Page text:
The baseline survey covered all six sections of EAHP Statements and will be repeated every 3 years, while the statements surveys are planned to be issued annually in a 2-year cycle, focusing on three of six statements’ sections every year (figure 1).

Figure 1

European Association of Hospital Pharmacists (EAHP) surveys model.

This article focuses on the results of EAHP baseline survey, while the results of the first statements survey will be published later this year. More about the methods of baseline survey can be found in the article by Underhill and Gibbons.4

Results

Section A: results of the general questions regarding hospital activity

This section has focused on the identification of hospital types, staffing, the number of beds served by hospital pharmacy and so on.

From the responses received, 423 hospitals (42%, n=1008) were declared as teaching hospitals, while 585 (58%) as non-teaching hospitals. The numbers from some countries show that more colleagues from teaching hospitals than non-teaching hospitals answered the survey (eg, Germany 87% and Spain 62%) (figure 2).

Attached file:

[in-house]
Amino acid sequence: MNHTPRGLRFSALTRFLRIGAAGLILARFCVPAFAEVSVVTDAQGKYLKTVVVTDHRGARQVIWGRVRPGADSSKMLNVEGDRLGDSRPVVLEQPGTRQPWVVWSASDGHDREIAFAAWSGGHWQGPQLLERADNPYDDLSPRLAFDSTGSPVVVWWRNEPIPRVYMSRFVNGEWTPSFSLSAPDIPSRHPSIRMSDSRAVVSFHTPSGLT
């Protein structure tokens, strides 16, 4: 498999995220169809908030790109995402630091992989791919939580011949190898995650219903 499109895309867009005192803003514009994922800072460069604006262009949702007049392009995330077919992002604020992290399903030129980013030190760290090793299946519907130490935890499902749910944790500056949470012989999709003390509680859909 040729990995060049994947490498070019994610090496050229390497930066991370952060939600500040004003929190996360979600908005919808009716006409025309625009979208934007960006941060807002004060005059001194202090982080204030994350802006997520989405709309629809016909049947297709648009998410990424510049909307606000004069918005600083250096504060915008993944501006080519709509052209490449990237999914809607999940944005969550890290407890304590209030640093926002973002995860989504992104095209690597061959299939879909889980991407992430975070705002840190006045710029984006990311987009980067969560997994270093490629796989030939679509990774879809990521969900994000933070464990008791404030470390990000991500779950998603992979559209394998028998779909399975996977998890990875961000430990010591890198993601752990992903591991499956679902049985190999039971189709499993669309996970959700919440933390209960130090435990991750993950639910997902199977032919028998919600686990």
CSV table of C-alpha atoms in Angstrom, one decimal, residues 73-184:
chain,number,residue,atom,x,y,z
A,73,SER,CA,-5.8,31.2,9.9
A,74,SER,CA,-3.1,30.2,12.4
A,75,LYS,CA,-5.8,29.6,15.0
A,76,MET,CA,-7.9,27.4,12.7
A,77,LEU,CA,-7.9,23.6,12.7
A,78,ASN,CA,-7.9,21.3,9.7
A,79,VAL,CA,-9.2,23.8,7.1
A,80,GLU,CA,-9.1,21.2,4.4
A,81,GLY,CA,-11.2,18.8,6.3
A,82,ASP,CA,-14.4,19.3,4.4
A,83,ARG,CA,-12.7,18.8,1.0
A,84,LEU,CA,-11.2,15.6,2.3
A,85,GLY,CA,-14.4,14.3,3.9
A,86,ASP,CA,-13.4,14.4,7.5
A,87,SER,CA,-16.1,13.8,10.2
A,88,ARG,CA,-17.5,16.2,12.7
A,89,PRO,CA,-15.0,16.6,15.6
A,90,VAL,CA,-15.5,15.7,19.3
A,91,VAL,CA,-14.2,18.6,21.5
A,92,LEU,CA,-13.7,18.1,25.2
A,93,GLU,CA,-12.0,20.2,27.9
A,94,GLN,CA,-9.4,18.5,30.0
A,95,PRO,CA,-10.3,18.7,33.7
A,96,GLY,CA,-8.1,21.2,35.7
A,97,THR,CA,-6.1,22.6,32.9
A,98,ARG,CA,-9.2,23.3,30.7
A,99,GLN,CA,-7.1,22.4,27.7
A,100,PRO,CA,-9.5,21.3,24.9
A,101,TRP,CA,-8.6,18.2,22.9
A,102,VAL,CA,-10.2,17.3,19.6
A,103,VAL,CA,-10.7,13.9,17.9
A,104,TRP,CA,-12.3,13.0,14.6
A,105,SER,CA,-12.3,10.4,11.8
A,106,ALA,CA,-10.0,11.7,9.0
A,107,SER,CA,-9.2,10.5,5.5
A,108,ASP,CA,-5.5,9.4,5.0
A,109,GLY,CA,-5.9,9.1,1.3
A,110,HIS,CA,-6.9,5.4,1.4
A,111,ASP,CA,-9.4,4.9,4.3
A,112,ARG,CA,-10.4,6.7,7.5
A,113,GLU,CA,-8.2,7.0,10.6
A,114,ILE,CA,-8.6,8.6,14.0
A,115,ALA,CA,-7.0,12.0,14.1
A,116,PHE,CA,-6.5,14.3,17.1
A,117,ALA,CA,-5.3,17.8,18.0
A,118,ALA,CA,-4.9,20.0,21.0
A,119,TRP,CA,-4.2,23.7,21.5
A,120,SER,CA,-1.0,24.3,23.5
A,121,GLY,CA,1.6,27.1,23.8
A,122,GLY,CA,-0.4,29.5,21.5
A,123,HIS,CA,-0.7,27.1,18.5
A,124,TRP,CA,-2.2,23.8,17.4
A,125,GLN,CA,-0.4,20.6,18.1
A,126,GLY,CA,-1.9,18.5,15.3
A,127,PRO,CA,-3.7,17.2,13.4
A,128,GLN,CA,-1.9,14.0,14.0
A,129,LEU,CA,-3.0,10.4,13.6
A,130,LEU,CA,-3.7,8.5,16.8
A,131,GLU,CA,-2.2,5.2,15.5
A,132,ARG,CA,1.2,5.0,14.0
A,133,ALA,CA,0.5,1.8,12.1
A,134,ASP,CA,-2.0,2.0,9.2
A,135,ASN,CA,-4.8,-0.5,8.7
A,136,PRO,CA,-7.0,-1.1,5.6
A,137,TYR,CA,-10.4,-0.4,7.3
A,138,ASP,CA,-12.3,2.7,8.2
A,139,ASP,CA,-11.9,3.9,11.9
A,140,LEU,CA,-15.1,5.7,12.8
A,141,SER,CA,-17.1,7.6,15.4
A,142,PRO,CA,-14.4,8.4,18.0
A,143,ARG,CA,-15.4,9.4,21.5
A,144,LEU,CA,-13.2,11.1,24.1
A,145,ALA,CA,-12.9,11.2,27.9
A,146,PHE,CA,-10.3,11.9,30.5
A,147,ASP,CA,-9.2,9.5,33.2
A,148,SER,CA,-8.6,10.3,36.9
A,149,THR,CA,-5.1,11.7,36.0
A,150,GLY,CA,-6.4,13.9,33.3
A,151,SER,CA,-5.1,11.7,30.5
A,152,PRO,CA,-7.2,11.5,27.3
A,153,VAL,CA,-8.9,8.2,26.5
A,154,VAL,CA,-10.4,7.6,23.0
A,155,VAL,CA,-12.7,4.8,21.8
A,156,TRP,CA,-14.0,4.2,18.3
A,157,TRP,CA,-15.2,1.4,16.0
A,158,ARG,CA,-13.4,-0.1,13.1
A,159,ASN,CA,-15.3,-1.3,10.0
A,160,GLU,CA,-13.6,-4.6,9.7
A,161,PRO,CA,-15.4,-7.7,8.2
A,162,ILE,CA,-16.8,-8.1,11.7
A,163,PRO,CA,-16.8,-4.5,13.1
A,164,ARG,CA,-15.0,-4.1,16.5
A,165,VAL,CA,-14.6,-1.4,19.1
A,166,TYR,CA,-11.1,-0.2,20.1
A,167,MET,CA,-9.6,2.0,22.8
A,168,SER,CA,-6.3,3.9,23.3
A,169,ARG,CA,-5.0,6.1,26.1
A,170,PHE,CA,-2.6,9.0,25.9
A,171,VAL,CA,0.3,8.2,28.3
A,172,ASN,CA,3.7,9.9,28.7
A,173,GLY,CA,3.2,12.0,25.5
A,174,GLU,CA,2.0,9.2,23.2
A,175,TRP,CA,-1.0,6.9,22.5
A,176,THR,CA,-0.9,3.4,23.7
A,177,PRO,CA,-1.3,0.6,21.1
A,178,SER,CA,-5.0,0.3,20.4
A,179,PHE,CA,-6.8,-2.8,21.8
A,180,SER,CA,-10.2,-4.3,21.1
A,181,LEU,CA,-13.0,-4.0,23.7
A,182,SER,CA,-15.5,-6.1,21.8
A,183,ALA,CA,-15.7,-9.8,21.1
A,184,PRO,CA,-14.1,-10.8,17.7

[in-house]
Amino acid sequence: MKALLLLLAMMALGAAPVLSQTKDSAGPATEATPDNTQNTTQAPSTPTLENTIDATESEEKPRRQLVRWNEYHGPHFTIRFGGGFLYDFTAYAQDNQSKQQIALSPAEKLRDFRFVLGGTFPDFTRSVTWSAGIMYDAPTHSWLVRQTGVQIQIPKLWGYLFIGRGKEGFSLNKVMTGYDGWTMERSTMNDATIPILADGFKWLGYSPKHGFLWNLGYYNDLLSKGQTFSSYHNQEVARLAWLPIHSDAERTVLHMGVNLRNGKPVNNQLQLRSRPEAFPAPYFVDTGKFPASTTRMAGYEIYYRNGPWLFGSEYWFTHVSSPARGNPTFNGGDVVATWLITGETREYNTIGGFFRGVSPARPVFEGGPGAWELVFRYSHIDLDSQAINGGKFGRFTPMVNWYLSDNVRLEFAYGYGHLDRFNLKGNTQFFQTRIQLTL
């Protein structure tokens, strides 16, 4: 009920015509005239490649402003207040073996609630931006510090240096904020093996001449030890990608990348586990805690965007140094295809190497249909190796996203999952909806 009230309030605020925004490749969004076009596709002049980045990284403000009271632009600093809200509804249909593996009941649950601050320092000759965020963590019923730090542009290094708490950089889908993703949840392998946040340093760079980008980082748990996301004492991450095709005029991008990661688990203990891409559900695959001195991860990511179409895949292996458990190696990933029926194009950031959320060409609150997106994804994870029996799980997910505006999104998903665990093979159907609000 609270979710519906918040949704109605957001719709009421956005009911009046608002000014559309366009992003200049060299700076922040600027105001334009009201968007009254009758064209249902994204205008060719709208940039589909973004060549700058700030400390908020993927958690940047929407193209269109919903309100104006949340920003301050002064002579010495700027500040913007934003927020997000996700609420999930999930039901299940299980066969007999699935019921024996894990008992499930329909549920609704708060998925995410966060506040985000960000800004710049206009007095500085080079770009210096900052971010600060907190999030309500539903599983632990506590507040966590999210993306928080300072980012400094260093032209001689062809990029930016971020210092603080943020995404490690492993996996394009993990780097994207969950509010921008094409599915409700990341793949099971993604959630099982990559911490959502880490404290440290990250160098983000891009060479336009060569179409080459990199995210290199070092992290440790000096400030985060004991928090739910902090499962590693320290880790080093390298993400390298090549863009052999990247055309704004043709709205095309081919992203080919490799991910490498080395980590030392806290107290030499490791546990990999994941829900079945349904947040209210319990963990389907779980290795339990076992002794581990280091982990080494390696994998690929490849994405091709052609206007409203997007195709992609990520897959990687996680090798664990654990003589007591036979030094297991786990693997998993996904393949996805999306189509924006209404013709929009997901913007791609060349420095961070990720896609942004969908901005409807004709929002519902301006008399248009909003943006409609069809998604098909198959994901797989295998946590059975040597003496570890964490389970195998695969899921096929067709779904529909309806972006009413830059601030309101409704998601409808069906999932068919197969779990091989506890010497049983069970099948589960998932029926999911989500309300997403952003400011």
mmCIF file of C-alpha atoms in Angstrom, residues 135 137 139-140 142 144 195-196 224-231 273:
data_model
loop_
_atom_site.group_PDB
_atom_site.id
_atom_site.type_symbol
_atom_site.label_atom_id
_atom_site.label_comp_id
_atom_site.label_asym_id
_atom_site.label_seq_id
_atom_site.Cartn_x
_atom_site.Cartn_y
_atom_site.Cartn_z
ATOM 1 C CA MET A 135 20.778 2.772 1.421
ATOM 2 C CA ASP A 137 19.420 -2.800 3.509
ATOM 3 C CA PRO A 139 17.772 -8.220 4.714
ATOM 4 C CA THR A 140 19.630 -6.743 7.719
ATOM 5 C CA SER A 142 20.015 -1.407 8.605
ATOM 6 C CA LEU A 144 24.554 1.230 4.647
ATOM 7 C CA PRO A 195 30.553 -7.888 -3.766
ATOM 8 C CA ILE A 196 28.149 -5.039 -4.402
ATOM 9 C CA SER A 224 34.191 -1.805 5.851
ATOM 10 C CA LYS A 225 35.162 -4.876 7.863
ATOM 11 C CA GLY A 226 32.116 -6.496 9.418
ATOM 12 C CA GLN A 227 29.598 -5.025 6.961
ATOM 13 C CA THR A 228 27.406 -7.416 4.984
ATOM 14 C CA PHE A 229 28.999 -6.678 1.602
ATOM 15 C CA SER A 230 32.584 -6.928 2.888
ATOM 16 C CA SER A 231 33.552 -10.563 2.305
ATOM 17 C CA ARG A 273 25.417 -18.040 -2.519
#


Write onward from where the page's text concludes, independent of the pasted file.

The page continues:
Figure 2

Percentage of teaching hospitals in the sample.

Likewise, 71% of hospitals were declared as general hospitals. The survey used the following definition to describe general hospital: “General hospital is a hospital not specializing in the treatment of particular illnesses or of patients of a particular sex or age group, having at least following departments/specializations: Internal medicine, surgery, gynaecology”. The most common responses relating to ‘Other’ were cardiology hospitals, rehabilitation hospitals or multidisciplinary hospitals (figure 3).

Figure 3

Percentage of general hospitals in the sample.

Looking at the number of beds served by hospital pharmacies, half of them reported they served 101–500 (n=503; 50%) and a quarter of them 501–1000 beds (n=247; 25%) (figure 4).

Figure 4

The number of beds served by hospital pharmacies.

The staffing levels were also examined. Four of five hospital pharmacies in the survey (n=809; 80%) only have 10 pharmacists or less (figure 5). Very similar are the numbers of pharmacy technicians in the pharmacies: 72% of them having less than 10 pharmaceutical technicians (figure 6).

Figure 5

Staffing per hospital pharmacy: pharmacists.